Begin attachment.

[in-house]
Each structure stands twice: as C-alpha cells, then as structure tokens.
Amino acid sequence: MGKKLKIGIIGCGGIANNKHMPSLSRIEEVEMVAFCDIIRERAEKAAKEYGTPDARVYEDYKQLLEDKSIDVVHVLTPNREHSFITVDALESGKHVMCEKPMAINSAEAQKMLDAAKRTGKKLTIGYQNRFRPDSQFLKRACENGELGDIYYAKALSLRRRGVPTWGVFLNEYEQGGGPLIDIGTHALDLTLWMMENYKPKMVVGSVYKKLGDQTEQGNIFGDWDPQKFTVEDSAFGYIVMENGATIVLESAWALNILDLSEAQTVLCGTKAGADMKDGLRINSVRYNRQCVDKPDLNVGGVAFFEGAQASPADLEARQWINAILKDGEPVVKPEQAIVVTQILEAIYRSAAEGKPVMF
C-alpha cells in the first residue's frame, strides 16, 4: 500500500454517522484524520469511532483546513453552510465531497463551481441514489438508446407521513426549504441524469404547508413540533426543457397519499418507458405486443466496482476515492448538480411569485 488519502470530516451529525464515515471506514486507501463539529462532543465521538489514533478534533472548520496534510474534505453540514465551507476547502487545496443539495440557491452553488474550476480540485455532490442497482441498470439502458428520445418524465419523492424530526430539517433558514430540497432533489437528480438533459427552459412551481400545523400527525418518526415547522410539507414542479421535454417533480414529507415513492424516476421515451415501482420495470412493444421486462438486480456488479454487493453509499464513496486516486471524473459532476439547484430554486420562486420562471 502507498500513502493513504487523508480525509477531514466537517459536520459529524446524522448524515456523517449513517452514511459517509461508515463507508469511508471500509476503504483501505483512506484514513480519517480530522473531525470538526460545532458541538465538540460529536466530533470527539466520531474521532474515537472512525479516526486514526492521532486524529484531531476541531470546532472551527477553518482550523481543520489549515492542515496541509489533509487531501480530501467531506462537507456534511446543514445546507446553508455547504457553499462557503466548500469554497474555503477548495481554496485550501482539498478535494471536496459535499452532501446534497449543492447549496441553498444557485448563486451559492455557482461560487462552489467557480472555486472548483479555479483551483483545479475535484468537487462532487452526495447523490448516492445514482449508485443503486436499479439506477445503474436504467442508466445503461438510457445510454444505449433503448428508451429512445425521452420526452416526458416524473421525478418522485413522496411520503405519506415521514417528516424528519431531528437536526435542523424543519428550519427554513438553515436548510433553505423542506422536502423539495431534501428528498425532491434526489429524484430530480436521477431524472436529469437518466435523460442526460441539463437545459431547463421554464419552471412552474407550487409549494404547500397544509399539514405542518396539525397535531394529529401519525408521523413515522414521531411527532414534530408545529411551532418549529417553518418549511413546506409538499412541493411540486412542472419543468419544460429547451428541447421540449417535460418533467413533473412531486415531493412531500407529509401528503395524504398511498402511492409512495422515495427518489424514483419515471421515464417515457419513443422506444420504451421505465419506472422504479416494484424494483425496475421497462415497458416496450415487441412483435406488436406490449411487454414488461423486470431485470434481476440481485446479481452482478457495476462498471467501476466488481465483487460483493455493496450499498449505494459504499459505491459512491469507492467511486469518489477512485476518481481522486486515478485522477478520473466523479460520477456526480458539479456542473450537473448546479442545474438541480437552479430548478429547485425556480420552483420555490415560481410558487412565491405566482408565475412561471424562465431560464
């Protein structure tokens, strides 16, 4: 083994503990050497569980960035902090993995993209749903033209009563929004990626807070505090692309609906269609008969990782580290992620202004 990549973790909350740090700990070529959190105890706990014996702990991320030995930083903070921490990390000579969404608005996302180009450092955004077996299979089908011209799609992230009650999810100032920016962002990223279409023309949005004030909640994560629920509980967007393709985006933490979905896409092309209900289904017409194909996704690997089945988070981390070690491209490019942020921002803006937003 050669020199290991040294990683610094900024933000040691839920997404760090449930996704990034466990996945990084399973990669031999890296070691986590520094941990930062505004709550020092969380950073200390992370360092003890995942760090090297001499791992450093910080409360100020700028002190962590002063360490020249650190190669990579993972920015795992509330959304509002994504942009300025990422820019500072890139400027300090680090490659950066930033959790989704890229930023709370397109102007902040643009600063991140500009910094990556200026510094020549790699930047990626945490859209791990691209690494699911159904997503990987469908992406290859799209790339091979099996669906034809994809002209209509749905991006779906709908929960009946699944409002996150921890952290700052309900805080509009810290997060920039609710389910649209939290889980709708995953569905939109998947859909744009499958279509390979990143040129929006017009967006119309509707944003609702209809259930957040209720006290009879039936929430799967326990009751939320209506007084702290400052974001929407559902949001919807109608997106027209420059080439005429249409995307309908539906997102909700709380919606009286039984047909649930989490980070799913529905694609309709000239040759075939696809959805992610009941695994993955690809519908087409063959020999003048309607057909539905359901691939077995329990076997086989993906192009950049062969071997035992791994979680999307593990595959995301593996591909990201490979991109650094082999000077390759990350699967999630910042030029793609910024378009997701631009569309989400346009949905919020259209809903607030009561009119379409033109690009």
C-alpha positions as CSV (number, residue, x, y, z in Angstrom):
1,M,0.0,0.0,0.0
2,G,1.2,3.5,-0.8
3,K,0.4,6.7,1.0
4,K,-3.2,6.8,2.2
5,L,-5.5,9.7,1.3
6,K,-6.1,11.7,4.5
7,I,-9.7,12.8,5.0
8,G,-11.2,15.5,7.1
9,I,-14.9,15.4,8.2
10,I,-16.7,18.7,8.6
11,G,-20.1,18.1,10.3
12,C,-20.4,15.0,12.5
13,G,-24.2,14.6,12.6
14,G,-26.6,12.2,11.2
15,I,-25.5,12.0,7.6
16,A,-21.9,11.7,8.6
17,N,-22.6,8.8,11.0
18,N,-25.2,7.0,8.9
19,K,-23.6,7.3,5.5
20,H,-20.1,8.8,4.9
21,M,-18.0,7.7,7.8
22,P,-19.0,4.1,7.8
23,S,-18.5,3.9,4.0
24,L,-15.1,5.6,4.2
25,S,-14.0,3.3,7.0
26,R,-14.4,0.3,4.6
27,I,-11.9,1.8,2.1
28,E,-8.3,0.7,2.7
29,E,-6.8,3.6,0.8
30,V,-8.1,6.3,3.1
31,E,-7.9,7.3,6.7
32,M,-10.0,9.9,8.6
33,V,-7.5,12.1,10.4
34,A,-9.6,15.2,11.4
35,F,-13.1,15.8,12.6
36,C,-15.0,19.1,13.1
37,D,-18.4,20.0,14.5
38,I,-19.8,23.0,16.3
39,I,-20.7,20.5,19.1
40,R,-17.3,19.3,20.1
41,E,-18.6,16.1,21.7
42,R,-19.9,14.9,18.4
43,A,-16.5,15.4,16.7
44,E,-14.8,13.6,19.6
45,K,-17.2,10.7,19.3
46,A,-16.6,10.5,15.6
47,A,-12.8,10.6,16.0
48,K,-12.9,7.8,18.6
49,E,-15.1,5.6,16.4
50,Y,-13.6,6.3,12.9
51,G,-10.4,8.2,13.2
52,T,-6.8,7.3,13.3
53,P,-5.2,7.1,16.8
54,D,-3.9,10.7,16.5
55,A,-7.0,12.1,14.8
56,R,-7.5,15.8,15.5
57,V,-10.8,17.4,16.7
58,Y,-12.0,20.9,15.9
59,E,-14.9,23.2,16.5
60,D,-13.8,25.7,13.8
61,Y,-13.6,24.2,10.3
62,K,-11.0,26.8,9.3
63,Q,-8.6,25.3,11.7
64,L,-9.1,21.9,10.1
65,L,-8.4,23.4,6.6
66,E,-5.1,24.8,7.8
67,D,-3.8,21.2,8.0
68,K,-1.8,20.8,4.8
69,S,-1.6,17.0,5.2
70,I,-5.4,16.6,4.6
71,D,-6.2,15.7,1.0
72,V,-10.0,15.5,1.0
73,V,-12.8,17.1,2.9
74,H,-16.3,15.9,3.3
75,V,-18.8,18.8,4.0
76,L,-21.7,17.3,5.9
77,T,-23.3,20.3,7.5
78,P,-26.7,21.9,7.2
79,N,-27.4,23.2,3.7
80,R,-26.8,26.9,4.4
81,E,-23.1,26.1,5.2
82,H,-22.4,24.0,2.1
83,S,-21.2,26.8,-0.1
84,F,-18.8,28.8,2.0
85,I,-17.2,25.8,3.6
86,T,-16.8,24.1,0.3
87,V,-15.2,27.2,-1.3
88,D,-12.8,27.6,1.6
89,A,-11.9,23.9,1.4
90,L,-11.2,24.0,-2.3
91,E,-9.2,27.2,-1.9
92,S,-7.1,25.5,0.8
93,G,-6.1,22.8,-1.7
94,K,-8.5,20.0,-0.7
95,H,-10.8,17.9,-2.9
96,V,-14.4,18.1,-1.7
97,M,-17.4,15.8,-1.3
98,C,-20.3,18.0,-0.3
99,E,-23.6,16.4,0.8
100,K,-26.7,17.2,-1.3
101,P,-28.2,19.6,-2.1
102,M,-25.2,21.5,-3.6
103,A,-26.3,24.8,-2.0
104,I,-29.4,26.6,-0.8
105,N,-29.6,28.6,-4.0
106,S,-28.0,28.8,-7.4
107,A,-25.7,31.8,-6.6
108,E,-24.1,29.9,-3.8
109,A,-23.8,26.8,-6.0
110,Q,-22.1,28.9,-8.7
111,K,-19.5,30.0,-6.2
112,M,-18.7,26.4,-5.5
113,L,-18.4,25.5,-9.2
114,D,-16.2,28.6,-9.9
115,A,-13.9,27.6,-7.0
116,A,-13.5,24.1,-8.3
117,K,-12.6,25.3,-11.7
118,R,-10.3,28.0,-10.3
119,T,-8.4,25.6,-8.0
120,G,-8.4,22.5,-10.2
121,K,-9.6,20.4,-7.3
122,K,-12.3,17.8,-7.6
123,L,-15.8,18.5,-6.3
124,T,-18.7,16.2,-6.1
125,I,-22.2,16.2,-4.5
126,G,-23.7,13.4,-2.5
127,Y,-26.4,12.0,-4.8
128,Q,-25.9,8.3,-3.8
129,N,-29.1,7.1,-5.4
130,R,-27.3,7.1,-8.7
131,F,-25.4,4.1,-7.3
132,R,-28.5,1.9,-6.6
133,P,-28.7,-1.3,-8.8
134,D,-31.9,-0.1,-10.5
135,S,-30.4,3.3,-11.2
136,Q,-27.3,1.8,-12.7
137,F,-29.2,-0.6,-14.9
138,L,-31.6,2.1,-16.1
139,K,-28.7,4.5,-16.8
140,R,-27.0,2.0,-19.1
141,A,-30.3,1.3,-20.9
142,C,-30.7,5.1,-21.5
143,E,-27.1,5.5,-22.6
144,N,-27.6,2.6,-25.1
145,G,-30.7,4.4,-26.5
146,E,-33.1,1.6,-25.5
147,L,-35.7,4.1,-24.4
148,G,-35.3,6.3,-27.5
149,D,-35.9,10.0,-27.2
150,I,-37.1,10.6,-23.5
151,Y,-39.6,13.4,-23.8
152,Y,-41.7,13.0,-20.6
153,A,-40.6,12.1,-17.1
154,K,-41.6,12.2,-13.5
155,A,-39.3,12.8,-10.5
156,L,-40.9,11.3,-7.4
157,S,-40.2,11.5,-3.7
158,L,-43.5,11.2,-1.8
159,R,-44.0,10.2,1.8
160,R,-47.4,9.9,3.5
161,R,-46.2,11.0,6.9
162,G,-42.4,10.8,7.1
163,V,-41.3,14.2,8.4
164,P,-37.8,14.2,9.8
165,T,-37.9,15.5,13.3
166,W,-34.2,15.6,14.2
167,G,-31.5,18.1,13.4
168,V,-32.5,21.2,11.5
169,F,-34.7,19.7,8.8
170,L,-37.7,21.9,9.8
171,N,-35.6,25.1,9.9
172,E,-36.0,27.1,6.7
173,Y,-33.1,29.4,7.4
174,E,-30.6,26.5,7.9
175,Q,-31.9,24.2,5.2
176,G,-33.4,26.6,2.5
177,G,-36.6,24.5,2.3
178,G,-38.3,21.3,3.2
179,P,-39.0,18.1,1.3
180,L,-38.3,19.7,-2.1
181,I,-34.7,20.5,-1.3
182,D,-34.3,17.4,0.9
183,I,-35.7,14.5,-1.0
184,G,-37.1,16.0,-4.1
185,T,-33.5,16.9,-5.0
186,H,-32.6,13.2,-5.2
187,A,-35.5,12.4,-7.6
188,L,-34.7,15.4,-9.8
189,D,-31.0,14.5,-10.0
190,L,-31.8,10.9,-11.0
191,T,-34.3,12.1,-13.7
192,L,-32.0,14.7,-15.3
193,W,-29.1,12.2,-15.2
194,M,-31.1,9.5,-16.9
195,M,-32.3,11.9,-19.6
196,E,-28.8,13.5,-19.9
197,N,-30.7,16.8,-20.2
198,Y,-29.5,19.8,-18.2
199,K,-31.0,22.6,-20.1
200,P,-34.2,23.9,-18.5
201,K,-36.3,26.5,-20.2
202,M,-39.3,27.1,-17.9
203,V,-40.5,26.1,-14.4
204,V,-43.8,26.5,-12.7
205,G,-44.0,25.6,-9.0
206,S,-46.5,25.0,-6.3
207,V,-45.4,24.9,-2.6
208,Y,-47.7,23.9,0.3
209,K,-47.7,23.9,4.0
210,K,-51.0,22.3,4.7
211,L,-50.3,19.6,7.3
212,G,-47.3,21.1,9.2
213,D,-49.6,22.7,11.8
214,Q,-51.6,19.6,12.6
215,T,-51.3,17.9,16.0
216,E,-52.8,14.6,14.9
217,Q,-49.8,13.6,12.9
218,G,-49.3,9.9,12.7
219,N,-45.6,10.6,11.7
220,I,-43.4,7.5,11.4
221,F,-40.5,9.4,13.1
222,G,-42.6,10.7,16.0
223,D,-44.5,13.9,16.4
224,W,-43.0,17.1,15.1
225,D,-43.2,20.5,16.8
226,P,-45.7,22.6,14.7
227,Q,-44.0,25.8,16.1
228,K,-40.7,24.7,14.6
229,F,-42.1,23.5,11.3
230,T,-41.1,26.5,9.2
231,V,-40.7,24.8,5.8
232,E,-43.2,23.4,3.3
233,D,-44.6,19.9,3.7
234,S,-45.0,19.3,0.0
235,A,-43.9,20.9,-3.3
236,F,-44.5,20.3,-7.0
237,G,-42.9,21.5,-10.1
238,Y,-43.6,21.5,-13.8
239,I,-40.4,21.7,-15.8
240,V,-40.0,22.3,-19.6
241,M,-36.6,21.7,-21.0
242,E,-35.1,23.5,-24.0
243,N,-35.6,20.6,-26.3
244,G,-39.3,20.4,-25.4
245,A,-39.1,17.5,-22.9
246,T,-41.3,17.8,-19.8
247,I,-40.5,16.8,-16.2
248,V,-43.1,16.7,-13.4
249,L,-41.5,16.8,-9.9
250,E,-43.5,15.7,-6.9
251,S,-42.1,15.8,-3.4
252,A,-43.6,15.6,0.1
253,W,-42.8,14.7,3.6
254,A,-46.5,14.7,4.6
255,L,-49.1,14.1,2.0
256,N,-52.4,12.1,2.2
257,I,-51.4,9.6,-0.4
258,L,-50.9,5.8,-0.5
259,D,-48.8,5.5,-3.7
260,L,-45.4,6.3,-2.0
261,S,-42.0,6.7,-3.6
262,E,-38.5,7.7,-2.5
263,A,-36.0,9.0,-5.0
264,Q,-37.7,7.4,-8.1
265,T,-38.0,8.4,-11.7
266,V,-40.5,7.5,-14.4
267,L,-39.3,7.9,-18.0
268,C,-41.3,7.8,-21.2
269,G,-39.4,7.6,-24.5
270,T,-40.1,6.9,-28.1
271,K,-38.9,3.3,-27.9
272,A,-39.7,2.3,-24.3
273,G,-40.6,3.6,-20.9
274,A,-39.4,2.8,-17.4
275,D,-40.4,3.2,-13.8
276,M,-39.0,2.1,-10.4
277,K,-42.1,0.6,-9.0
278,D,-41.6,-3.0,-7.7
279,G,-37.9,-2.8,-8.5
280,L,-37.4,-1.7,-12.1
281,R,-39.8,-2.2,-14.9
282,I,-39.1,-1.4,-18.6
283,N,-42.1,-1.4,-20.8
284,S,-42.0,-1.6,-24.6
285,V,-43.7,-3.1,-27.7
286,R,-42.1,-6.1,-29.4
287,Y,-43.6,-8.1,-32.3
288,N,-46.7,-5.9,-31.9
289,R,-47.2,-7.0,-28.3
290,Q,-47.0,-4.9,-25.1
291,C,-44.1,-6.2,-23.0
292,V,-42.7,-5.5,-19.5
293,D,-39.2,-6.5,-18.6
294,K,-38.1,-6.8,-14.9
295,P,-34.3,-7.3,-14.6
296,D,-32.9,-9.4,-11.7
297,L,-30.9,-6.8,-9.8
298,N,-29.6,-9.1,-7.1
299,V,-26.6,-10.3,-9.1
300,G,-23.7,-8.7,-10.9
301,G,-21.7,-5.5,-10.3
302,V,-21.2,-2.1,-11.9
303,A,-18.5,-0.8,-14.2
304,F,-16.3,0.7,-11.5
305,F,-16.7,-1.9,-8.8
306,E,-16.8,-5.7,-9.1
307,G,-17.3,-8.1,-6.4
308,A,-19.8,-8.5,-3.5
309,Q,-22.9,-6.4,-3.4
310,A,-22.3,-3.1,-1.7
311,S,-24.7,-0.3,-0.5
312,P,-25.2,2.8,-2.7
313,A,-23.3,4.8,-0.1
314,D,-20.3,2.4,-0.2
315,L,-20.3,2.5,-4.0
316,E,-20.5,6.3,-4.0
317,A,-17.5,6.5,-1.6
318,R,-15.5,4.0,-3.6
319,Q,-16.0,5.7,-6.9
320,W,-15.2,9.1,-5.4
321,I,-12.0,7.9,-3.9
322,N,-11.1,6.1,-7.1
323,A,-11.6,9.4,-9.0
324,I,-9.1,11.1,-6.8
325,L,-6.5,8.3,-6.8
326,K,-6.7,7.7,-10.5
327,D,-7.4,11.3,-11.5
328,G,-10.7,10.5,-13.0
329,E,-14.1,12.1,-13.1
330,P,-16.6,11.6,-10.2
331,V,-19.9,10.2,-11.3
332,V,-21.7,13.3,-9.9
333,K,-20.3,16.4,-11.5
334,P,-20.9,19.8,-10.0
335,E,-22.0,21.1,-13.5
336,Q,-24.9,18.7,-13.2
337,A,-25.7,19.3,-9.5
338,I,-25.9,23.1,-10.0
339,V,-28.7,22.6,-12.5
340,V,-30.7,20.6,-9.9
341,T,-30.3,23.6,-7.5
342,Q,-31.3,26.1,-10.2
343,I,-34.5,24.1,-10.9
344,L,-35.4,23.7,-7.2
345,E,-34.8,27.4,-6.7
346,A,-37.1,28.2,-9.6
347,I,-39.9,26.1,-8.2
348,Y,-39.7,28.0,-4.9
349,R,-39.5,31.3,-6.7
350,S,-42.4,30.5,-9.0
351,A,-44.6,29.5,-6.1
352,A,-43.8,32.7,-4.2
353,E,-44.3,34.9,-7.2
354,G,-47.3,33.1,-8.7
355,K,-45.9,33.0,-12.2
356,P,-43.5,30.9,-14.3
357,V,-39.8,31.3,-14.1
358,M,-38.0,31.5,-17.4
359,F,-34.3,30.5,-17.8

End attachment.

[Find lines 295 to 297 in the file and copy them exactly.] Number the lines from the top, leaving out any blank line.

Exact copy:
289,R,-47.2,-7.0,-28.3
290,Q,-47.0,-4.9,-25.1
291,C,-44.1,-6.2,-23.0